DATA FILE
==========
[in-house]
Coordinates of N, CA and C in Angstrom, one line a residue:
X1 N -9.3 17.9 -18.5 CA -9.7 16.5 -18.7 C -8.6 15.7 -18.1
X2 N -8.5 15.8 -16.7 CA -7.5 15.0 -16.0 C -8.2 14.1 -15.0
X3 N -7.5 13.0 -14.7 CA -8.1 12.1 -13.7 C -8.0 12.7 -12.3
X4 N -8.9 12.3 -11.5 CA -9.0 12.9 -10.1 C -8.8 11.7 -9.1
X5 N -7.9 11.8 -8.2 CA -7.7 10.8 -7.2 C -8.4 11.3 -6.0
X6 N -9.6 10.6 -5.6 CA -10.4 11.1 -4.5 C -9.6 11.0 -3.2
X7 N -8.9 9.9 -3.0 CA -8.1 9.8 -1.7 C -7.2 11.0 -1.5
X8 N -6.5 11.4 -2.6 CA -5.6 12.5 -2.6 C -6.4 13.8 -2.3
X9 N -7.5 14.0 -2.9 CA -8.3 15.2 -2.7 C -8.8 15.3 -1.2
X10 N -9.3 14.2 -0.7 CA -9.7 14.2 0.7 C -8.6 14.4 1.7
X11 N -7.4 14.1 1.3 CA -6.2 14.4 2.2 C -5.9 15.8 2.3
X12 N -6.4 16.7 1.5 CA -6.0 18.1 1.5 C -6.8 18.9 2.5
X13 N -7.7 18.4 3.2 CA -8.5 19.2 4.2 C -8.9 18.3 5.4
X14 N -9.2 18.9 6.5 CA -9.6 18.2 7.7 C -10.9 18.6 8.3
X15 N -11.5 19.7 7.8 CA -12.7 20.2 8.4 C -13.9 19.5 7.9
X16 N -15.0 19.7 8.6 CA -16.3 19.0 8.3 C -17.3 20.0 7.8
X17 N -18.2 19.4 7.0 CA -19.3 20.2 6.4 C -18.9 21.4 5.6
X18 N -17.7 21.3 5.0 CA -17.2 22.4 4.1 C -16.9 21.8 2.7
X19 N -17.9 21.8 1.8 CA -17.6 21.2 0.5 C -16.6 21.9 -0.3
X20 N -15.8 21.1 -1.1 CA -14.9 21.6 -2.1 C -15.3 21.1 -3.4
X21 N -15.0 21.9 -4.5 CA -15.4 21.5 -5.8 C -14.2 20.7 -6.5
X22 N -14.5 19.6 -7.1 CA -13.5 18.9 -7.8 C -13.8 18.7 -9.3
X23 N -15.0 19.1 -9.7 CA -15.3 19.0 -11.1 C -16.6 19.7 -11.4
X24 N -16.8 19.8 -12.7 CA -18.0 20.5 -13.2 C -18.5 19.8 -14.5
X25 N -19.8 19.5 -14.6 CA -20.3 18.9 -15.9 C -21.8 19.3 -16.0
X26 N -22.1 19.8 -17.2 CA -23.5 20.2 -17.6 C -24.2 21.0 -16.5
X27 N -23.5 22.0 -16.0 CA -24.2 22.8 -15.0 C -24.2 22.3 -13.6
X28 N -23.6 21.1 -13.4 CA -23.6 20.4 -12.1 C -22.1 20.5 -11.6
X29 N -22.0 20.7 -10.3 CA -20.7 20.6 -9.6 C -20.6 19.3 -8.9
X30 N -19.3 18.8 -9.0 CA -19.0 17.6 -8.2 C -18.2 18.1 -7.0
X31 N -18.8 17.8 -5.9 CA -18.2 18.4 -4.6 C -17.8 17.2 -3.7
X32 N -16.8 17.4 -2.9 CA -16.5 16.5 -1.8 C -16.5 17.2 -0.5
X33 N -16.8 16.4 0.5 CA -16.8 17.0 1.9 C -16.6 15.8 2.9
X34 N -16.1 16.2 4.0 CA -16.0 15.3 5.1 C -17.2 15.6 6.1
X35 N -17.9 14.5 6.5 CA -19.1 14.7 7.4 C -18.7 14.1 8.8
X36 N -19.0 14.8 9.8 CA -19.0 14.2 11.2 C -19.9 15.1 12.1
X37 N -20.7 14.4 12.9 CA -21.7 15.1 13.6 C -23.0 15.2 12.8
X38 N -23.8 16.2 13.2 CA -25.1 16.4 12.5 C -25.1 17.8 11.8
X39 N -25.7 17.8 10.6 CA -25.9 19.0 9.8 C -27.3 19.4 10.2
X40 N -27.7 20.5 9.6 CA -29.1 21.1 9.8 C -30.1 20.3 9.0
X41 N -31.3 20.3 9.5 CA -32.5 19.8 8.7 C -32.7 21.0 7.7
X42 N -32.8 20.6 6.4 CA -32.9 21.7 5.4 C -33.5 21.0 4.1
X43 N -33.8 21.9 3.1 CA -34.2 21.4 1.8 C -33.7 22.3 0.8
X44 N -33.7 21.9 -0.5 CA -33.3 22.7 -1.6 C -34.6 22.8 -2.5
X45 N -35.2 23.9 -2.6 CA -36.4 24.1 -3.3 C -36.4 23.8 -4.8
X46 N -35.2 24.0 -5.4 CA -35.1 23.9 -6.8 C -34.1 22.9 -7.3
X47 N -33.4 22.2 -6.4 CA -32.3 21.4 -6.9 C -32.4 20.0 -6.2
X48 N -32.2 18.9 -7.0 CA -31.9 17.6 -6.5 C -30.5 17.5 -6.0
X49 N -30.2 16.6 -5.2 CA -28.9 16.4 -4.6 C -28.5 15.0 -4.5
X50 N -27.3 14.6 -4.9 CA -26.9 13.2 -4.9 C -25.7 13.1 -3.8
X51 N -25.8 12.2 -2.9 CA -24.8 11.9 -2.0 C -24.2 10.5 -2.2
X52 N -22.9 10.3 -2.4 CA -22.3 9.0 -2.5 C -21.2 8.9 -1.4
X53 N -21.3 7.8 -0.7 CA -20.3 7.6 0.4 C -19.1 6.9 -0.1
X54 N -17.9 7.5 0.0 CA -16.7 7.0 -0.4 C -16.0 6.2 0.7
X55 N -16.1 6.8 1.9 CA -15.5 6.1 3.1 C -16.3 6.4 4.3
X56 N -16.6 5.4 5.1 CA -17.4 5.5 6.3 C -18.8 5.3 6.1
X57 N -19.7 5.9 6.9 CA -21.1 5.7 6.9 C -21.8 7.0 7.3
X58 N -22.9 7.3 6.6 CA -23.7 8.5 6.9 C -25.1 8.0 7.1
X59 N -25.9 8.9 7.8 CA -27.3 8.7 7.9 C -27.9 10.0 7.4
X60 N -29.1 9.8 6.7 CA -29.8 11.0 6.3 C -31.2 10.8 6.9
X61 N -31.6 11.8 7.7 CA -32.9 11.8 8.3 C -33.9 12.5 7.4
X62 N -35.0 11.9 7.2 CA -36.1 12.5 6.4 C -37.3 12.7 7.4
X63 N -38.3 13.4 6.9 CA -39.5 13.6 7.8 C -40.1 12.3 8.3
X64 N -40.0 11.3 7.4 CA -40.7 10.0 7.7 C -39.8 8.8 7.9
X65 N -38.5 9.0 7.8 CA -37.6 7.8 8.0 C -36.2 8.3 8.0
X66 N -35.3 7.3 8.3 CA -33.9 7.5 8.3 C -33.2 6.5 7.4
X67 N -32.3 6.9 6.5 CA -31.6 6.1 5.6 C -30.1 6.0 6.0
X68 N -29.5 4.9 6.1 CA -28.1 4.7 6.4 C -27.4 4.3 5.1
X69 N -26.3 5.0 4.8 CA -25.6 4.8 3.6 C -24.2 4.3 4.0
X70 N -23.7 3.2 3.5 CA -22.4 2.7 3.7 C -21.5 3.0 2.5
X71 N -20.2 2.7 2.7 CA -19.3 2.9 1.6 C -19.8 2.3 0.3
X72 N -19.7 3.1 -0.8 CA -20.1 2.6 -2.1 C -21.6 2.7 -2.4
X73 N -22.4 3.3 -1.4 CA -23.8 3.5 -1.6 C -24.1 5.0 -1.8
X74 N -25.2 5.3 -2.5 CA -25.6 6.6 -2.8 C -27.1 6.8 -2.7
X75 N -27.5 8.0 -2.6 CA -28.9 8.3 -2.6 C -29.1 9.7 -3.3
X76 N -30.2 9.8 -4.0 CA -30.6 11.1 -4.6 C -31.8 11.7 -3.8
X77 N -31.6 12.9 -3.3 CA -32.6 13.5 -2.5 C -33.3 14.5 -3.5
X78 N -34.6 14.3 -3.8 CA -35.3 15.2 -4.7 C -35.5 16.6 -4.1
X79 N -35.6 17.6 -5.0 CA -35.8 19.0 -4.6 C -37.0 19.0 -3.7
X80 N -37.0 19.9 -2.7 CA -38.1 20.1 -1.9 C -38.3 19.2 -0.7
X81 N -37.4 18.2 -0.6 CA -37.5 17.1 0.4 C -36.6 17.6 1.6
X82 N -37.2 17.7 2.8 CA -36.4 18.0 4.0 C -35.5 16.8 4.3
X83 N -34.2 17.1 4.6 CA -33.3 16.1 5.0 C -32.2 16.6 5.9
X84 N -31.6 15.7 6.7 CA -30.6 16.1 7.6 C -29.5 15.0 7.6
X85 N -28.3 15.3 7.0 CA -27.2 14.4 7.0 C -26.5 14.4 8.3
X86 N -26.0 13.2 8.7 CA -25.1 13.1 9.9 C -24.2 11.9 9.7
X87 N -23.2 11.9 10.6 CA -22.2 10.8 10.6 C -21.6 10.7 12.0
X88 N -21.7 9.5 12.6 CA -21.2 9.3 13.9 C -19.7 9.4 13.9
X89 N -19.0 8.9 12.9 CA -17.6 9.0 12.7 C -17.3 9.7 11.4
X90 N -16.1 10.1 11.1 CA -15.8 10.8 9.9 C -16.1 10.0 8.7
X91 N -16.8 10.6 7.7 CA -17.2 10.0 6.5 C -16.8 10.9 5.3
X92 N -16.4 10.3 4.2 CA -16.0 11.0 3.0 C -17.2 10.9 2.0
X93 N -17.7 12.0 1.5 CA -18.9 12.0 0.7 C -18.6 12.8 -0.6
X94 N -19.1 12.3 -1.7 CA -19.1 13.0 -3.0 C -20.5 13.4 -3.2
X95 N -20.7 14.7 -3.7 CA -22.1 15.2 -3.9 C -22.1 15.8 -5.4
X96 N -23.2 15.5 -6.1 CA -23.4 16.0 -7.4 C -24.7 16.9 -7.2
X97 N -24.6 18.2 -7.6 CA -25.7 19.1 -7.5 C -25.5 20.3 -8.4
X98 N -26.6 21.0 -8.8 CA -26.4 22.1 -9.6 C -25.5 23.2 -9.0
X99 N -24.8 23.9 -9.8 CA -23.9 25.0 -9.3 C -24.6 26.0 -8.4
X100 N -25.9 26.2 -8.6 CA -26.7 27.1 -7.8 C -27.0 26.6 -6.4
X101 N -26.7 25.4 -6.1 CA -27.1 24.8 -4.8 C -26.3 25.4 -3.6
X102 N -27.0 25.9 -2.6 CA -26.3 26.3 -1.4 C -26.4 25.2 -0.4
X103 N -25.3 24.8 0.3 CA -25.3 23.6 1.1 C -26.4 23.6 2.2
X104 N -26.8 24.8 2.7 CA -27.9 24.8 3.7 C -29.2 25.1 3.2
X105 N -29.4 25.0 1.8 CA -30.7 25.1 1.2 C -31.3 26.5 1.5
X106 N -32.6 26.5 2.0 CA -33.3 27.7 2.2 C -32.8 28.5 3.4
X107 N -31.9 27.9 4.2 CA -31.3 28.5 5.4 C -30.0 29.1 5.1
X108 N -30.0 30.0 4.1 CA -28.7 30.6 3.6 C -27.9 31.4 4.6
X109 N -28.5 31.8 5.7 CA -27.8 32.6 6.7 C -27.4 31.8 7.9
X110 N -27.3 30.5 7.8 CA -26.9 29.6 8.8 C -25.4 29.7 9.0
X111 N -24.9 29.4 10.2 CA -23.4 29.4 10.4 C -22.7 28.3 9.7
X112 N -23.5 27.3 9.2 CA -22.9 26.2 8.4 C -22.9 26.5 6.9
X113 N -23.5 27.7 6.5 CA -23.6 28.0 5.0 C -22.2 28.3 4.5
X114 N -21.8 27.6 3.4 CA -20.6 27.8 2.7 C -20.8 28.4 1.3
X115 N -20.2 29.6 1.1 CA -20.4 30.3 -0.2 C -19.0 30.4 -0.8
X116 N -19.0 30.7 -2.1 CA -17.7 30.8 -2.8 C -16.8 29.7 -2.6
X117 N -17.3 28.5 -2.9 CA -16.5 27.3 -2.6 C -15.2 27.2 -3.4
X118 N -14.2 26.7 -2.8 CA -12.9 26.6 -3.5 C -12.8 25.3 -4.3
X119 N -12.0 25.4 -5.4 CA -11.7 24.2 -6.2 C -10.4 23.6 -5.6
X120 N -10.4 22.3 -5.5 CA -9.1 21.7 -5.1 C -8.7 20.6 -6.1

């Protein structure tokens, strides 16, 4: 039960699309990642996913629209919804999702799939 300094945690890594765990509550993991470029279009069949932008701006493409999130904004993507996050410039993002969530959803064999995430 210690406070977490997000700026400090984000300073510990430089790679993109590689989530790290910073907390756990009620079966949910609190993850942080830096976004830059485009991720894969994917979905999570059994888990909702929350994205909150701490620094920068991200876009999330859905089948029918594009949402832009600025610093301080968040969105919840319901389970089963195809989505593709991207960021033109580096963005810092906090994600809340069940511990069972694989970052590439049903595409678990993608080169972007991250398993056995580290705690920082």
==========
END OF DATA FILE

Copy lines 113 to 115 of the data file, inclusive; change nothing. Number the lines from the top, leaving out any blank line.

X111 N -24.9 29.4 10.2 CA -23.4 29.4 10.4 C -22.7 28.3 9.7
X112 N -23.5 27.3 9.2 CA -22.9 26.2 8.4 C -22.9 26.5 6.9
X113 N -23.5 27.7 6.5 CA -23.6 28.0 5.0 C -22.2 28.3 4.5